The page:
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If Money Doesn't Make You Happy, Consider Time

  • Aaker, Jennifer L.

    (Stanford University)

  • Rudd, Melanie

    (Stanford University)

  • Mogilner, Cassie

    (University of Pennsylvania)

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    Although a substantial amount of research has examined the link between money and happiness, far less has examined the link between time and happiness. This paper argues, however, that time plays a critical role in understanding happiness, and it complements the money-spending happiness principles in Dunn, Gilbert, and Wilson (2010) by offering five time-spending happiness principles: 1) spend time with the right people; 2) spend time on the right activities; 3) enjoy the experience without spending the time; 4) expand your time; and 5) be aware that happiness changes over time.

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    Paper provided by Stanford University, Graduate School of Business in its series Research Papers with number 2067.

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    Date of creation: Nov 2010
    Date of revision:
    Handle: RePEc:ecl:stabus:2067
    Contact details of provider: Postal: Stanford University, Stanford, CA 94305-5015
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    1. Kathleen Lloyd & Christopher Auld, 2002. "The Role of Leisure in Determining Quality of Life: Issues of Content and Measurement," Social Indicators Research, Springer, vol. 57(1), pages 43-71, January.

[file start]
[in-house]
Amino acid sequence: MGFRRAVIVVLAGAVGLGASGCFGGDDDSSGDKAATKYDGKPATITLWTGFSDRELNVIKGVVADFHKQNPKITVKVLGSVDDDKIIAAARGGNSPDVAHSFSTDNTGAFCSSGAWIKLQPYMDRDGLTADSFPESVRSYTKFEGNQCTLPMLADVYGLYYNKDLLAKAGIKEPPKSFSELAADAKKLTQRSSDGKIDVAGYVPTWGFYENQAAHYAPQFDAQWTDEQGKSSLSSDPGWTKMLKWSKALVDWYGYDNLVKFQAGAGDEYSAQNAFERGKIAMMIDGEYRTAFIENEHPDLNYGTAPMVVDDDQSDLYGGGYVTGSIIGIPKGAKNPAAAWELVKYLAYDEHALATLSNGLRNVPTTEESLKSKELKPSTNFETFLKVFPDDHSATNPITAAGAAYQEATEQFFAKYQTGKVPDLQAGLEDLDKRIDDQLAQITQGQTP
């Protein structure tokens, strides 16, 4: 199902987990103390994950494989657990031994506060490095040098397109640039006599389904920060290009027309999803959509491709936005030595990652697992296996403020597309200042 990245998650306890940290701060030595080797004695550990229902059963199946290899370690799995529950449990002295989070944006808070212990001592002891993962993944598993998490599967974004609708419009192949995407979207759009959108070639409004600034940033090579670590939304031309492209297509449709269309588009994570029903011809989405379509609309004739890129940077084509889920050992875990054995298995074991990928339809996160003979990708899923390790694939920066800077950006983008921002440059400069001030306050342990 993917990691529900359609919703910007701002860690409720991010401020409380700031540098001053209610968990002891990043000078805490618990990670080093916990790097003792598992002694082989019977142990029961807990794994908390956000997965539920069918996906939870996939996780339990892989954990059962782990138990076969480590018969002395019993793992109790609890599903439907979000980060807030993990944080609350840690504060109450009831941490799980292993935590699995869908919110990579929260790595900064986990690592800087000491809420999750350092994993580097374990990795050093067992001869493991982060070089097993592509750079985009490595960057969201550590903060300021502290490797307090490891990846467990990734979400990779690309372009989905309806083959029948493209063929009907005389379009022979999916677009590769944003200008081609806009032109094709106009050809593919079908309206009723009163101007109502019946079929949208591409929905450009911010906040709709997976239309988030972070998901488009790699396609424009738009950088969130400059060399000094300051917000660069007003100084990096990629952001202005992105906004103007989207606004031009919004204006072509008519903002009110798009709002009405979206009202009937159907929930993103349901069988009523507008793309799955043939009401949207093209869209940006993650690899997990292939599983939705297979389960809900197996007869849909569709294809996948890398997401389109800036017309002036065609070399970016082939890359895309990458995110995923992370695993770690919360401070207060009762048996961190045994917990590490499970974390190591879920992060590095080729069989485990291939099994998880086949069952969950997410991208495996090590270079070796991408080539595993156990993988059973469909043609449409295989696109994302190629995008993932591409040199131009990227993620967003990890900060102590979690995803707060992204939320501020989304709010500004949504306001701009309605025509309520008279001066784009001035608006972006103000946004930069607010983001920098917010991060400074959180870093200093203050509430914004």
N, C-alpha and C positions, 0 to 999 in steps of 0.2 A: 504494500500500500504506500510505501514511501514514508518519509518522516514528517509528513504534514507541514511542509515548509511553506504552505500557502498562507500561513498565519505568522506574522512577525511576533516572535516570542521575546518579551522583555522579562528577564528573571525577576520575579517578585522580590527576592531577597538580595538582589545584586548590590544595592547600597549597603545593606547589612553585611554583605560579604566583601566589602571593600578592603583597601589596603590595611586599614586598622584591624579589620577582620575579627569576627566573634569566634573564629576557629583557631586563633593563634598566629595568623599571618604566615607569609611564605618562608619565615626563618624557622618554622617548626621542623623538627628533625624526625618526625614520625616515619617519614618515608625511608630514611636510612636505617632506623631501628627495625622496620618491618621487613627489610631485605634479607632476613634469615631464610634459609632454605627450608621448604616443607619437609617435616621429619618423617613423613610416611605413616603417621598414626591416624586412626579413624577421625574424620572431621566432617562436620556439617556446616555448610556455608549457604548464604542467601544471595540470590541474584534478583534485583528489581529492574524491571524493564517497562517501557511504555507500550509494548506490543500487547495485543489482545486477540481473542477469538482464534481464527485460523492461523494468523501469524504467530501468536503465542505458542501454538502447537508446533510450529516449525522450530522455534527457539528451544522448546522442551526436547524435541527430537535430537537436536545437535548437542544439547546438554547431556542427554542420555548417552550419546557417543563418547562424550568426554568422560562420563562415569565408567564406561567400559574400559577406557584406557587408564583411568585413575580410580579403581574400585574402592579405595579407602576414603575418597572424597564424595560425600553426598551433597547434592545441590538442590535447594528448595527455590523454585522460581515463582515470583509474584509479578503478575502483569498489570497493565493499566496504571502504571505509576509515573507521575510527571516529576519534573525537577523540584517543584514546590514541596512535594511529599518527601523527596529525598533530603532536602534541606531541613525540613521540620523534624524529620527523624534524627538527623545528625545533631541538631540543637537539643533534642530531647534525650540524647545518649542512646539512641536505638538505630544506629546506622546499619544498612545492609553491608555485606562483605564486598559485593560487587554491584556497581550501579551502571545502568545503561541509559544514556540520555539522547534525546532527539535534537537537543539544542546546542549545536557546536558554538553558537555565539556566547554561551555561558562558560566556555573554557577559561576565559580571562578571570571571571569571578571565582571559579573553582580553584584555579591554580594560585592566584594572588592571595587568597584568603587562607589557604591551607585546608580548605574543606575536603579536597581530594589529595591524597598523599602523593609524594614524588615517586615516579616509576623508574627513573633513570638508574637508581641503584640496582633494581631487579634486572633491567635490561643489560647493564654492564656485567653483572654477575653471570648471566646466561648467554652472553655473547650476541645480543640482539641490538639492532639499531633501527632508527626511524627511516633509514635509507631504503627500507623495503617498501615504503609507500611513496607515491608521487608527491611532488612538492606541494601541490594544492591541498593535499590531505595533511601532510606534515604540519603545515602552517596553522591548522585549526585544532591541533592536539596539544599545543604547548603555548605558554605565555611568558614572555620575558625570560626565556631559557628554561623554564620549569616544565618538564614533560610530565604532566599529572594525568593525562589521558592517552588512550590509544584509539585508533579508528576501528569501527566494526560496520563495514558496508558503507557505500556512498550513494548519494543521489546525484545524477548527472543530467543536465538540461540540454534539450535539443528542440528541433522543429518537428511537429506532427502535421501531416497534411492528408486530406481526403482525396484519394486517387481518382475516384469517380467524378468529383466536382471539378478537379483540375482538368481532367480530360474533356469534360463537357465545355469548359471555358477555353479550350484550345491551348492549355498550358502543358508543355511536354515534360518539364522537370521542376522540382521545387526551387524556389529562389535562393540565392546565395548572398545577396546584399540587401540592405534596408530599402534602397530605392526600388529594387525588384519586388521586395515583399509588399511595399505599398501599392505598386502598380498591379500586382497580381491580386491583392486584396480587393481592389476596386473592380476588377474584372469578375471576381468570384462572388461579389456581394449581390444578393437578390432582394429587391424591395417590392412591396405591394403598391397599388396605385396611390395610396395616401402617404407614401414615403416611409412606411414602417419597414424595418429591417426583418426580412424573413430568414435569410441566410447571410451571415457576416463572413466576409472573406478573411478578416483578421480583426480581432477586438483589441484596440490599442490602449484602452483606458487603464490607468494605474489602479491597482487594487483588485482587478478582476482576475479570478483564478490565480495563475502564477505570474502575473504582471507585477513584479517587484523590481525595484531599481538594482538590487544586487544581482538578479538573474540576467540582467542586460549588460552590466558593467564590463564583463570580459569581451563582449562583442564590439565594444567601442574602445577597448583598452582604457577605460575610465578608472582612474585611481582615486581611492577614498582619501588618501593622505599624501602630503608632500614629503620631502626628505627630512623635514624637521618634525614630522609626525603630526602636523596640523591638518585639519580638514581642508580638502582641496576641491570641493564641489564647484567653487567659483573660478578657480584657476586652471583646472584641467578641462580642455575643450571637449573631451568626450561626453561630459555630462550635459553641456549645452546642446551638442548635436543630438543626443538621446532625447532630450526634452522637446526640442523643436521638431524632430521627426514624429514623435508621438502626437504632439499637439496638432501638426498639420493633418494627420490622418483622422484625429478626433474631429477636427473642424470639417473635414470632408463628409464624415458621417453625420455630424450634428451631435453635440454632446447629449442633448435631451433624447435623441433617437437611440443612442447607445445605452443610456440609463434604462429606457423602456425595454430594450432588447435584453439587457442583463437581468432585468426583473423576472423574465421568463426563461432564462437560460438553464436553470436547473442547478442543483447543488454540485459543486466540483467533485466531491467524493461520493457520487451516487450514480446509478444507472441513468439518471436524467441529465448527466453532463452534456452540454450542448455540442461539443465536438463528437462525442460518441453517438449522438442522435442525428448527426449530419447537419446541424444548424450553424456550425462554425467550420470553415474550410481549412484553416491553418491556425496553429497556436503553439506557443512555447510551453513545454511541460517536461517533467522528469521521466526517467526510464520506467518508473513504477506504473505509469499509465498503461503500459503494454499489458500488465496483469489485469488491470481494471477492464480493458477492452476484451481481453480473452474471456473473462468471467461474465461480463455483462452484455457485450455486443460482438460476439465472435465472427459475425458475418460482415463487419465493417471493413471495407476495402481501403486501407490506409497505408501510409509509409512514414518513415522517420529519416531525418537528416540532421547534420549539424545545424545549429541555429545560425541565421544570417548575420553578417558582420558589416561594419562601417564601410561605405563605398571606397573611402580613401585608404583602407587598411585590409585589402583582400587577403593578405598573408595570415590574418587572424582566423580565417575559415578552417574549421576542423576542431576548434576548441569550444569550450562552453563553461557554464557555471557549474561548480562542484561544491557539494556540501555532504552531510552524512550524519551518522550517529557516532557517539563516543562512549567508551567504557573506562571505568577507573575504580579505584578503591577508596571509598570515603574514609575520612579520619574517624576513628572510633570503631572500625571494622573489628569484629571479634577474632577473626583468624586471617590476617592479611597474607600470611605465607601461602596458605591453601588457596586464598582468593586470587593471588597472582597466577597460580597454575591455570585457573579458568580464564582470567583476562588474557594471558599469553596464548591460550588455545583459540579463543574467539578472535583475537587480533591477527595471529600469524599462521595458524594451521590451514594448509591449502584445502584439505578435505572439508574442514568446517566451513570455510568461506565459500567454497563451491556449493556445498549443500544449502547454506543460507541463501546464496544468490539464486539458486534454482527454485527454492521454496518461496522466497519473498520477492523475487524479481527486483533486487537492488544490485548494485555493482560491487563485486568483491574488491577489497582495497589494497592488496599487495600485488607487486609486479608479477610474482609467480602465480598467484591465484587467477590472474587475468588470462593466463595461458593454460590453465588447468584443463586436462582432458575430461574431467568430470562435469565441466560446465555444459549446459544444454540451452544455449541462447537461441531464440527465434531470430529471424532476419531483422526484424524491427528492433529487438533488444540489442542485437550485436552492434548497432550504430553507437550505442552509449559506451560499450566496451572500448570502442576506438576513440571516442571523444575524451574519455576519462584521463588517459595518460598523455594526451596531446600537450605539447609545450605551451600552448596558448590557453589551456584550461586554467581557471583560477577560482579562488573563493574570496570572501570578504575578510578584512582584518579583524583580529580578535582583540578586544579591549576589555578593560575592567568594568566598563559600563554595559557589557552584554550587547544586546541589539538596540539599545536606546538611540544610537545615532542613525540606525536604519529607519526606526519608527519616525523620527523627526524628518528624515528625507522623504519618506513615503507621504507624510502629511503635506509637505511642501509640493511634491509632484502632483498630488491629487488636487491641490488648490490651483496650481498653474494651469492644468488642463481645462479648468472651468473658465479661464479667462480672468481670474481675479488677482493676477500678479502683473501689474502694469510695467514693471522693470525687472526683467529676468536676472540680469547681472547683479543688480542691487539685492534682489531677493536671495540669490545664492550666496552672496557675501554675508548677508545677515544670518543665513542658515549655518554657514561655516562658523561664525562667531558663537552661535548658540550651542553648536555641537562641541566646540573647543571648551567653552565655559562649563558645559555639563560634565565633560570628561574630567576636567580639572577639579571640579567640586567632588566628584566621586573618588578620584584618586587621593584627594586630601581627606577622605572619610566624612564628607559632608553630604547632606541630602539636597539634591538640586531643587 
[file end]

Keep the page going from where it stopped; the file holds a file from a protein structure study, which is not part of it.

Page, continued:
2. Lina Eriksson & James Rice & Robert Goodin, 2007. "Temporal Aspects of Life Satisfaction," Social Indicators Research, Springer, vol. 80(3), pages 511-533, February.
    3. Leclerc, France & Schmitt, Bernd H & Dube, Laurette, 1995. " Waiting Time and Decision Making: Is Time like Money?," Journal of Consumer Research, University of Chicago Press, vol. 22(1), pages 110-19, June.
    4. Bernard M.S. van Praag & P. Frijters & A. Ferrer-i-Carbonell, 2002. "The Anatomy of Subjective Well-being," Tinbergen Institute Discussion Papers 02-022/3, Tinbergen Institute.
    5. Mogilner, Cassie & Aaker, Jennifer L., 2009. "The Time vs. Money Effect: Shifting Product Attitudes and Decisions through Personal Connection," Research Papers 2014, Stanford University, Graduate School of Business.
    6. Cassie Mogilner & Jennifer L. Aaker & Ginger L. Pennington, 2008. "Time Will Tell: The Distant Appeal of Promotion and Imminent Appeal of Prevention," Journal of Consumer Research, University of Chicago Press, vol. 34(5), pages 670-681, 08.
    7. Bruno S. Frey & Alois Stutzer, 2002. "What Can Economists Learn from Happiness Research?," Journal of Economic Literature, American Economic Association, vol. 40(2), pages 402-435, June.
    8. Loewenstein, George, 1987. "Anticipation and the Valuation of Delayed Consumption," Economic Journal, Royal Economic Society, vol. 97(387), pages 666-84, September.
    9. Wendy Liu & Jennifer Aaker, 2008. "The Happiness of Giving: The Time-Ask Effect," Journal of Consumer Research, University of Chicago Press, vol. 35(3), pages 543-557, 05.
    10. Easterlin, Richard A., 1995. "Will raising the incomes of all increase the happiness of all?," Journal of Economic Behavior & Organization, Elsevier, vol. 27(1), pages 35-47, June.
    11. Liu, Wendy & Aaker, Jennifer L., 2008. "The Happiness of Giving: The Time-Ask Effect," Research Papers 1998, Stanford University, Graduate School of Business.
    12. Borgonovi, Francesca, 2008. "Doing well by doing good. The relationship between formal volunteering and self-reported health and happiness," Social Science & Medicine, Elsevier, vol. 66(11), pages 2321-2334, June.
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